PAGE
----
Mrs Shirley Mort – a living legend

September 4th, 2016

I like newspapers. Always have. Especially on a lazy weekend with a nice breakfast and a lovely view. Intelligent writing, whether it confirms my views or challenges them, is lapped up and appreciated.

My darling wife views newspapers with more suspicion, regarding them as a defence and barrier against conversation and the intrusions of family. Never happened in my household, no sirree, not in my lifetime.  Nonetheless she holds that view and it has proved hard to dissuade her.

So last weekend chez Buchanan, a funny thing happened. Opening the weekend West to find the usual diet of atrocity, natural disaster and endemic corruption, I started to shake my head. No,no, said Denise, keep going – you’ll find something you’ll like, really like! So I did and I did.

On page 18 of the West Australian of August 27-28 there was an article about Mrs Shirley Mort, marking her retirement from fundraising for the Salvation Army at the callow age of 92. In the course of the last 26 years Shirley has shaken her collection tin on the footbridge between the city train station and Forrest Chase. In the course of that long and faithful service, she has collected (and are you ready for this because if you didn’t read the paper that day you are going to need to sit down) $1,700,000. No, there is no typo – $1.7 million.Let’s try and put that in perspective. That same weekend a house on Forrest St in South Perth was auctioned and passed in with a highest bid of $1.45 million. That’s a pleasant 3/4 bedroom family home on one of the best streets in one of Perth’s best suburbs. Shirley bought that for the Salvos and then some.

And that’s only half of it. Before she climbed up the stairs to stand on that cold overpass day after day, she would have been up in the early hours making sandwiches and soup that she helped to distribute to the homeless on the Salvos soup run. I think, without any exaggeration, she saved some lives and changed  more.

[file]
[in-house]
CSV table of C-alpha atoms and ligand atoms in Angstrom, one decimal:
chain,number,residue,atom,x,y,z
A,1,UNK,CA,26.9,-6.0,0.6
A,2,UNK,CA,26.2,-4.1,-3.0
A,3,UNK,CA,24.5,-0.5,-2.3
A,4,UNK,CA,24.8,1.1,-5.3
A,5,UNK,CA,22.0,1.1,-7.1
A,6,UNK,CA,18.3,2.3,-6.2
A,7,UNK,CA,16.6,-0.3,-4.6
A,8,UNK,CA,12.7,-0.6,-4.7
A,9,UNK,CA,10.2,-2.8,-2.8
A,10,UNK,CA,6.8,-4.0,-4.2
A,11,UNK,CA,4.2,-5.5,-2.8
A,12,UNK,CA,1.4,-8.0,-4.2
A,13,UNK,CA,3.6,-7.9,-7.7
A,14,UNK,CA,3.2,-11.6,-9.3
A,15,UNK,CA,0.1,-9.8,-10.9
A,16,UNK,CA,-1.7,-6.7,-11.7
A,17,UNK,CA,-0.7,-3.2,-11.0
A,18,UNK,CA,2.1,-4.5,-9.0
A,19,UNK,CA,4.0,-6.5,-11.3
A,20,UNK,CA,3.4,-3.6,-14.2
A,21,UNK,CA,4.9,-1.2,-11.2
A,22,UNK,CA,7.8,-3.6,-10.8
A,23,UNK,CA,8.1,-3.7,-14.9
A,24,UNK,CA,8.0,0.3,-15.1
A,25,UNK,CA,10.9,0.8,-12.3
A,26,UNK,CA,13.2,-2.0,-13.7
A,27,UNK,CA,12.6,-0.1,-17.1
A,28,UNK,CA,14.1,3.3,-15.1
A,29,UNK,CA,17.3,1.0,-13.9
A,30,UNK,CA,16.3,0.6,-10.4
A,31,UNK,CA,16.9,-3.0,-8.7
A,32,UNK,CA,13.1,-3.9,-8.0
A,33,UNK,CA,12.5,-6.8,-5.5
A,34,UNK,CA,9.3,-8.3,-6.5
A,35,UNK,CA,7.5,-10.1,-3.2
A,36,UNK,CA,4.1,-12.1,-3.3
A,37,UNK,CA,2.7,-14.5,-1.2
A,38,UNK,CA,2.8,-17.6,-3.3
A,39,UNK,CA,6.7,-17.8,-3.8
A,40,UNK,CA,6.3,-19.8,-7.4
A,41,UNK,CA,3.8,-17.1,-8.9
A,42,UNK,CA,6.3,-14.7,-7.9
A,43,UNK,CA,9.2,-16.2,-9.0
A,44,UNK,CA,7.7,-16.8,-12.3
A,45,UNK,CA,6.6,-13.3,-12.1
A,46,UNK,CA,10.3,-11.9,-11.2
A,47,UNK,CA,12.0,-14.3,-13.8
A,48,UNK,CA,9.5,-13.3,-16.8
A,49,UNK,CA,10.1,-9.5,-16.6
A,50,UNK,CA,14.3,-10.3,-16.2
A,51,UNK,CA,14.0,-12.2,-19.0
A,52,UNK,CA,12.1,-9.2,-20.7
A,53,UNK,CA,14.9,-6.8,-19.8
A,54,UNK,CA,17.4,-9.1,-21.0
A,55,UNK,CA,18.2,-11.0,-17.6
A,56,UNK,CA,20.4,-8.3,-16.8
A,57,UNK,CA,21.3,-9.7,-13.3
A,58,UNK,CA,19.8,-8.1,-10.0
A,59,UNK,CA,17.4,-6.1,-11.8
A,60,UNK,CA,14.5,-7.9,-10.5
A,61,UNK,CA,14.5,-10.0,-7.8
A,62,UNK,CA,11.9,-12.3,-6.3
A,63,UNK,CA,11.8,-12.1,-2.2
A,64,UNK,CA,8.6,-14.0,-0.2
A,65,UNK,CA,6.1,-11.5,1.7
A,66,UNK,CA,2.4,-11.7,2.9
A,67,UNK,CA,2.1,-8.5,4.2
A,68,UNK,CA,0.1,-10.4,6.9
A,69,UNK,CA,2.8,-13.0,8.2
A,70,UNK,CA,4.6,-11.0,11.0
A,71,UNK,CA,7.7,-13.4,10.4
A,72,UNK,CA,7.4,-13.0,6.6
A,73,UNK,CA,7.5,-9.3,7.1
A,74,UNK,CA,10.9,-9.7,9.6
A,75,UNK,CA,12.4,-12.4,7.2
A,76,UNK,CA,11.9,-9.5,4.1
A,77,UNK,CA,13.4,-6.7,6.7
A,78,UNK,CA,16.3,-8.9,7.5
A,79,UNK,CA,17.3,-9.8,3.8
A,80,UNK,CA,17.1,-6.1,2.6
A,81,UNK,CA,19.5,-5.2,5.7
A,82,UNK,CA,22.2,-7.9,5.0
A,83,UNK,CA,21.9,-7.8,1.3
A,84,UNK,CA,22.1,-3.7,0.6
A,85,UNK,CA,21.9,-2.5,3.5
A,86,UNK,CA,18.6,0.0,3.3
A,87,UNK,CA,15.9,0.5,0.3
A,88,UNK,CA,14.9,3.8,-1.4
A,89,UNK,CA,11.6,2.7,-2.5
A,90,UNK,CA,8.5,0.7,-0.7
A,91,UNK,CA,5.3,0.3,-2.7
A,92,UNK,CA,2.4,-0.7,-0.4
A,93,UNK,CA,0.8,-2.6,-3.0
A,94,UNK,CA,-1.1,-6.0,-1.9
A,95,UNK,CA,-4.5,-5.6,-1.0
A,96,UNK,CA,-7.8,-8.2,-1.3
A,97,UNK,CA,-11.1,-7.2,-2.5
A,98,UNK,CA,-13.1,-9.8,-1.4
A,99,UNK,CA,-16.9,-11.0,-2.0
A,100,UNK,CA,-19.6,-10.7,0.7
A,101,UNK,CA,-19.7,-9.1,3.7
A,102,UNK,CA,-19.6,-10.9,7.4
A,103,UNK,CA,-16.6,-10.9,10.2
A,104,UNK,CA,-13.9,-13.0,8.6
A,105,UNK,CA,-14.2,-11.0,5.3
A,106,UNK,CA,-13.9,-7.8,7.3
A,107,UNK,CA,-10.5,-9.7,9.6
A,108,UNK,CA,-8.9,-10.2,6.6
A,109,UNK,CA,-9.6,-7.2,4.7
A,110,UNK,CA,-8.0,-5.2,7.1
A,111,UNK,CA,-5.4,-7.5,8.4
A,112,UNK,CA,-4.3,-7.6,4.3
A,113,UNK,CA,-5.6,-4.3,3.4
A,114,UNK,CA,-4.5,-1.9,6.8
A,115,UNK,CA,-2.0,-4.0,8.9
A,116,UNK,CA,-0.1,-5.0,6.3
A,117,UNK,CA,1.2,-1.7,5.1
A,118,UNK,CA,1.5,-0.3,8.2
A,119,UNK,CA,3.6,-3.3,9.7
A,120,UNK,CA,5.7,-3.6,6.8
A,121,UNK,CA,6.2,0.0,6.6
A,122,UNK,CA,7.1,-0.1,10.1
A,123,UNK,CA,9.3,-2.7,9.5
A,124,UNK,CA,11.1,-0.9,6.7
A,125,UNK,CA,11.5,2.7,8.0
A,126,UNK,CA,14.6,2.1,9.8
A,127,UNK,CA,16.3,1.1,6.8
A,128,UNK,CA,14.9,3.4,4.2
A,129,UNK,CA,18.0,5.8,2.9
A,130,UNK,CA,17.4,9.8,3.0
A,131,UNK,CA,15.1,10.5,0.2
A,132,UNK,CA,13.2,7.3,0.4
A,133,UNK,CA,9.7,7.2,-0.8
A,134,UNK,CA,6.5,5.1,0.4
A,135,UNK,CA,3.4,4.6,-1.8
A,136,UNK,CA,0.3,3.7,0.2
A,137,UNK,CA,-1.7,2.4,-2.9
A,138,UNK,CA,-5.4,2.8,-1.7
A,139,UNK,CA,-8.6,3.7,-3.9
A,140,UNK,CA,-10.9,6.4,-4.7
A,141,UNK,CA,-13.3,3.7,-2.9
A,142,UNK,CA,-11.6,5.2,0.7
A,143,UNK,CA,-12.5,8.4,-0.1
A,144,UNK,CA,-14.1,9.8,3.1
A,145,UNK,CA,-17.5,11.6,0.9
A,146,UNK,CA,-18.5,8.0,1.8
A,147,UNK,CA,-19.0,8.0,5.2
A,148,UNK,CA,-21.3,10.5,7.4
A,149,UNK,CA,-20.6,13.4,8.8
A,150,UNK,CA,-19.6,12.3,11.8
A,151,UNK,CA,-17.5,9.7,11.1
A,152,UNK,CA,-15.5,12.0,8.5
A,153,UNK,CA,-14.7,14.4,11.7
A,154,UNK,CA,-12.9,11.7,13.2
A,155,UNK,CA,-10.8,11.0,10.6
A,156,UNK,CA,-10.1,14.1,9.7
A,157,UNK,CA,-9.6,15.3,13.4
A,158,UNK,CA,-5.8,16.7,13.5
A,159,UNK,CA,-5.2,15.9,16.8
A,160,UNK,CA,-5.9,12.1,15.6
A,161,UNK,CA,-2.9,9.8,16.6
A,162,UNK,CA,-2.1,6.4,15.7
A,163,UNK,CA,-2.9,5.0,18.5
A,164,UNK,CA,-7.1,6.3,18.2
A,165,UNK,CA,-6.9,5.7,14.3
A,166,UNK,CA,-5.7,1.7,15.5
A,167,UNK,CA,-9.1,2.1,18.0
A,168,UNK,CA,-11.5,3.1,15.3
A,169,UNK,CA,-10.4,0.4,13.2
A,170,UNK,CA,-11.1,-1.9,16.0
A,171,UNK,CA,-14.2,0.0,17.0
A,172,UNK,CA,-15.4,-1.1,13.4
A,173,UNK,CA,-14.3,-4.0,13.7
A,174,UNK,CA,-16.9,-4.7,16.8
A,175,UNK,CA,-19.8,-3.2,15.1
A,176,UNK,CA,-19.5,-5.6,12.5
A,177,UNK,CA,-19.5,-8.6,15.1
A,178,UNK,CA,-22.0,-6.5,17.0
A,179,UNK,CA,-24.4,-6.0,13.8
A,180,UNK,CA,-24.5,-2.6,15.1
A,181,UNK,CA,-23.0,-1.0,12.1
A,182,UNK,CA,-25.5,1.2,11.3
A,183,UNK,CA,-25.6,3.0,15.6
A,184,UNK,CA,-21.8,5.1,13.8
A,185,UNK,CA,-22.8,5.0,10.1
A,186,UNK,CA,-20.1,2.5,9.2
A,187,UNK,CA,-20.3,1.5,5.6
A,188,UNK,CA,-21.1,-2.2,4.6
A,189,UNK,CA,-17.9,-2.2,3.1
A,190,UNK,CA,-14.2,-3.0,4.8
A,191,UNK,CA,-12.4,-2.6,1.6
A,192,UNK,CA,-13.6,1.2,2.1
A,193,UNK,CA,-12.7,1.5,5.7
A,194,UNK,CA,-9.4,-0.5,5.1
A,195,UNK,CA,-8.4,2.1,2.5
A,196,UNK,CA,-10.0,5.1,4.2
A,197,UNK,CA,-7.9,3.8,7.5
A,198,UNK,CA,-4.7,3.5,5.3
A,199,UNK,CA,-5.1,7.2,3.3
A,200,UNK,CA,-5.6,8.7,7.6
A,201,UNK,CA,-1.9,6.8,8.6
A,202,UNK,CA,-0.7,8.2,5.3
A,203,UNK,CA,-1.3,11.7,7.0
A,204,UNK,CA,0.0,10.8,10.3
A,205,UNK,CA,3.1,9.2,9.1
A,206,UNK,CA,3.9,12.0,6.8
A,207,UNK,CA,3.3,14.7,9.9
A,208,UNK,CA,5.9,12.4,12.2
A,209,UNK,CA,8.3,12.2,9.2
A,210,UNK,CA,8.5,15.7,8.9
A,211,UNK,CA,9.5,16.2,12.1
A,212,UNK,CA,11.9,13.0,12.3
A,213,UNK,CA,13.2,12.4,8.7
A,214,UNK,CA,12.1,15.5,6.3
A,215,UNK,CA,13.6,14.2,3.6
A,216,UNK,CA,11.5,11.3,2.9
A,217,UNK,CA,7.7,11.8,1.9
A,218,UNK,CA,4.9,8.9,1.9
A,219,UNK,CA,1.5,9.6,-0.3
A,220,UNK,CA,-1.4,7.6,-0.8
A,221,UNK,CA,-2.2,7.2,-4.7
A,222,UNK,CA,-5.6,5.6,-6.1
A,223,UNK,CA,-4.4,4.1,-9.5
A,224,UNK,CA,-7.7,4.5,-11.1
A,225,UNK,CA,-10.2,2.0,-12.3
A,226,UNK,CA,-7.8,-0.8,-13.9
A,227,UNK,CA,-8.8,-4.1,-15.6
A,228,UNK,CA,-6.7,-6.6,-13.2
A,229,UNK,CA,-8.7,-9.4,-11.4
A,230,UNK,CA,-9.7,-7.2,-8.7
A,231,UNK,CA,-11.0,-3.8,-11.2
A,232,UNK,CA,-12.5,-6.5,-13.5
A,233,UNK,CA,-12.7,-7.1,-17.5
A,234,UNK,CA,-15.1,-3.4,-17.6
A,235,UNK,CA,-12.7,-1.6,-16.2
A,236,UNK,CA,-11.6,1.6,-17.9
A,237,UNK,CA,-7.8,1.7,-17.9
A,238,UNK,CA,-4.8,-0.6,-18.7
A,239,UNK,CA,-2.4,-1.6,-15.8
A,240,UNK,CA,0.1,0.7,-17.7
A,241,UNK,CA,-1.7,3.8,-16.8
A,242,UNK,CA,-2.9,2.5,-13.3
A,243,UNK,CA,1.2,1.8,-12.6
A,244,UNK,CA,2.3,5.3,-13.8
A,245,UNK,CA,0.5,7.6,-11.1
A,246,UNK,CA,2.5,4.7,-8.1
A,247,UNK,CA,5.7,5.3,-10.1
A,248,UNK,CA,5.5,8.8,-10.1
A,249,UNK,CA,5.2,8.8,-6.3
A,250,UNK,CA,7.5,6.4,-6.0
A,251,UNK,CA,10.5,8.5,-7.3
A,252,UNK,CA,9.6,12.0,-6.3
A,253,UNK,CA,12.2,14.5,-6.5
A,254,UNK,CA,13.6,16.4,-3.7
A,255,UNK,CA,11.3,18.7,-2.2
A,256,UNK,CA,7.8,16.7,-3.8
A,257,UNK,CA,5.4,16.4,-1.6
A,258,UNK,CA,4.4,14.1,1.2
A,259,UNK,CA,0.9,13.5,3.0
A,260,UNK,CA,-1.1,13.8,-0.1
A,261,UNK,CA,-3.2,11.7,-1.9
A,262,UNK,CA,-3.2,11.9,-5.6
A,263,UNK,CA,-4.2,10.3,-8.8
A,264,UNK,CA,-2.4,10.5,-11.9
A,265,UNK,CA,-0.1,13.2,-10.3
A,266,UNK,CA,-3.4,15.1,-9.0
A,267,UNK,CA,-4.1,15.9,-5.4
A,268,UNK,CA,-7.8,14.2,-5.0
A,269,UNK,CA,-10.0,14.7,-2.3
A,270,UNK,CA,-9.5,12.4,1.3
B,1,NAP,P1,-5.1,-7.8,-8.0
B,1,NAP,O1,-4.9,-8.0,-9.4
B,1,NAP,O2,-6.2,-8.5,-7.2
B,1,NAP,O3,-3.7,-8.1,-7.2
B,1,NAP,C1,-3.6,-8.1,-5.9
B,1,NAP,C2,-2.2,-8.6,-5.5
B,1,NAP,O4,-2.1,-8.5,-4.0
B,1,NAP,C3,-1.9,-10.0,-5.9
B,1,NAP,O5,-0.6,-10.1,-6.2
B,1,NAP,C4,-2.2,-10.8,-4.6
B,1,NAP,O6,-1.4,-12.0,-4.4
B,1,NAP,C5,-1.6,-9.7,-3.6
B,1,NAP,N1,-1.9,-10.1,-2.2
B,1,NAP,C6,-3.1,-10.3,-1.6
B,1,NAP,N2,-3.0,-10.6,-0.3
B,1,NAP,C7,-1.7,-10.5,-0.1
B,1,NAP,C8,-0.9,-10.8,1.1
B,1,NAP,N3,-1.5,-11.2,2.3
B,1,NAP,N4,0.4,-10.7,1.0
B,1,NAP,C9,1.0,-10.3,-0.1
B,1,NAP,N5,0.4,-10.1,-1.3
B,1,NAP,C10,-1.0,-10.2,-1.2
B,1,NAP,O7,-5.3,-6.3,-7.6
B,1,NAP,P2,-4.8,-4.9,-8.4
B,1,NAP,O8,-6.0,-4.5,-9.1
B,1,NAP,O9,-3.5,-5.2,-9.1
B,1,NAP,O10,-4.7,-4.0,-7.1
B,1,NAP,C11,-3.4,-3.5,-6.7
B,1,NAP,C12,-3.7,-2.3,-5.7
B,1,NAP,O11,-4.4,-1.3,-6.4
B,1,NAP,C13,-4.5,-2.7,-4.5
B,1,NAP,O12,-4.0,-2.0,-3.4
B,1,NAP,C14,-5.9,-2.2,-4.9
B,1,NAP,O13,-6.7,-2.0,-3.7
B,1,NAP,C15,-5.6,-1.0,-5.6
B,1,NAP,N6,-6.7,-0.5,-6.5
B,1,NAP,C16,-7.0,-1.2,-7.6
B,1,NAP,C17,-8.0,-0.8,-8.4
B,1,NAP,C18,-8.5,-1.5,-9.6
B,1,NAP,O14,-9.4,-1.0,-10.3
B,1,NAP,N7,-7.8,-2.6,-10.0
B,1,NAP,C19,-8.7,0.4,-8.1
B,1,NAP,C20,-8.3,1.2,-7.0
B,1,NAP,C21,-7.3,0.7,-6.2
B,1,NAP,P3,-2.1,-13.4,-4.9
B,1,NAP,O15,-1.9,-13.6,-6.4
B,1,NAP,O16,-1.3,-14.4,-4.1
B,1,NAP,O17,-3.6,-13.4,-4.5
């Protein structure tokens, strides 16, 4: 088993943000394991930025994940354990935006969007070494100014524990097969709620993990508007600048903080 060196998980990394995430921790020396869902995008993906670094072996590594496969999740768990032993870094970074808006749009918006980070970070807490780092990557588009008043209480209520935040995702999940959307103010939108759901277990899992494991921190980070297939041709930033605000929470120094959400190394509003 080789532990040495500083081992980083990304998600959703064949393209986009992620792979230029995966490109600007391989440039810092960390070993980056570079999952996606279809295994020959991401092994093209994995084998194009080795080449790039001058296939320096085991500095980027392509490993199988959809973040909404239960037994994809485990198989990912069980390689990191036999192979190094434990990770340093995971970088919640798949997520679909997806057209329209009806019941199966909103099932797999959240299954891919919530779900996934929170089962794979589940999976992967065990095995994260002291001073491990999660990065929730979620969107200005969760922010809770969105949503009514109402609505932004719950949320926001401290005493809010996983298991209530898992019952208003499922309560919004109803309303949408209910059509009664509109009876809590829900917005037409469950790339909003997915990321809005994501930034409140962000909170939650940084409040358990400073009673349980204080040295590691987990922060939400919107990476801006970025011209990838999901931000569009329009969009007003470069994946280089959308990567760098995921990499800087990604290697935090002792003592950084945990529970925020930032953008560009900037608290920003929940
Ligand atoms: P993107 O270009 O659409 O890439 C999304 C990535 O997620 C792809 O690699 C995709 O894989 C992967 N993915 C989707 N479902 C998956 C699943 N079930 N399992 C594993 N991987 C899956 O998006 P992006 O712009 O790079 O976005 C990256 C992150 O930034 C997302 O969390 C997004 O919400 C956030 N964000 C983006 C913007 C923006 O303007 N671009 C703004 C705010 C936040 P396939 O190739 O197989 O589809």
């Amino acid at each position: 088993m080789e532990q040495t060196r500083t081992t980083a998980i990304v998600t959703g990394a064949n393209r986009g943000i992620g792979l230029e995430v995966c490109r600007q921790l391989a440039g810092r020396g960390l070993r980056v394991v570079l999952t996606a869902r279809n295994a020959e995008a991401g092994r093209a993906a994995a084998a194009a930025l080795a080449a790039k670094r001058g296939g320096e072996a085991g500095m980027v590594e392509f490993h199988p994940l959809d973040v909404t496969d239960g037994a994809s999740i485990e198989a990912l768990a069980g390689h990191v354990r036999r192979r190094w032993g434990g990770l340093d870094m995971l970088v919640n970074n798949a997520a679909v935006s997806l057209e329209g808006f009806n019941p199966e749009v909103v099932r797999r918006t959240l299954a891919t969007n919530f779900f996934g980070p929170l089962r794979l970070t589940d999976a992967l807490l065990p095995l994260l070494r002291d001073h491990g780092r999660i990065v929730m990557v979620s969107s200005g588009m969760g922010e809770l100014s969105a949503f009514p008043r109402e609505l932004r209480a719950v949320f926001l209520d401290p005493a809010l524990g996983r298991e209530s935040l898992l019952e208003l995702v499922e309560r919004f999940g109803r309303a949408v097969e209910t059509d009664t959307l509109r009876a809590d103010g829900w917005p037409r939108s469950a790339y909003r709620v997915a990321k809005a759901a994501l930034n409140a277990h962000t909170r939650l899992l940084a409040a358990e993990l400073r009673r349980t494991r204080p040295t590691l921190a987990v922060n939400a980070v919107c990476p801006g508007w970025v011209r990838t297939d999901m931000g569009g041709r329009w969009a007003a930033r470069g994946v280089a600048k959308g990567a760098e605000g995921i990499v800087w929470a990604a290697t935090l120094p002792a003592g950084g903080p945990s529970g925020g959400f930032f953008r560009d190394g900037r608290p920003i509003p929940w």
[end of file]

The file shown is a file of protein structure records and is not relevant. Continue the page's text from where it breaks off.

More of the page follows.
Back in the noughties I treated Shirley’s dogs, so I can tell you first hand that she is just as pleasant and just as unassuming as you might expect. An ordinary person doing something truly extraordinary. She gave my eldest son a cuddly toy. Struck immediately by a lady, even then in her early eighties, who gave so much of herself to help others; I wrote a piece about her in the practice newsletter. It may have had a loyal readership in single figures, but one of my readers walked passed Shirley on the footbridge one day, exclaimed “Oh, you’re the lady he was writing about!”, opened his wallet and put a $100 note in her tin. I have never been able to trace that gentleman, though I would like to, but I thank you sir. As Giovanni Guareschi, the author of the Don Camillo stories, wrote in far more momentous circumstances “then for a moment I thought that rather than an unimportant fool I might be one of some little importance”.

Of course, the other $1,699,900 had nothing to do with me. I haven’t seen Shirley for almost seven years. During which time she will have raised over $450,000 to help the homeless. I’m not sure I’ve spent that time as productively. But surely, surely, Colin, Malcolm, the governor, governor-general or whoever else reads the blog of a suburban vet – give the lady an Order of Australia, name a park after her, name a new suburb after her but for God’s sake (and I am not blaspheming here) do something and do it soon!

Shirley, if you read this: a very happy retirement from my family and all of us at Millpoint.




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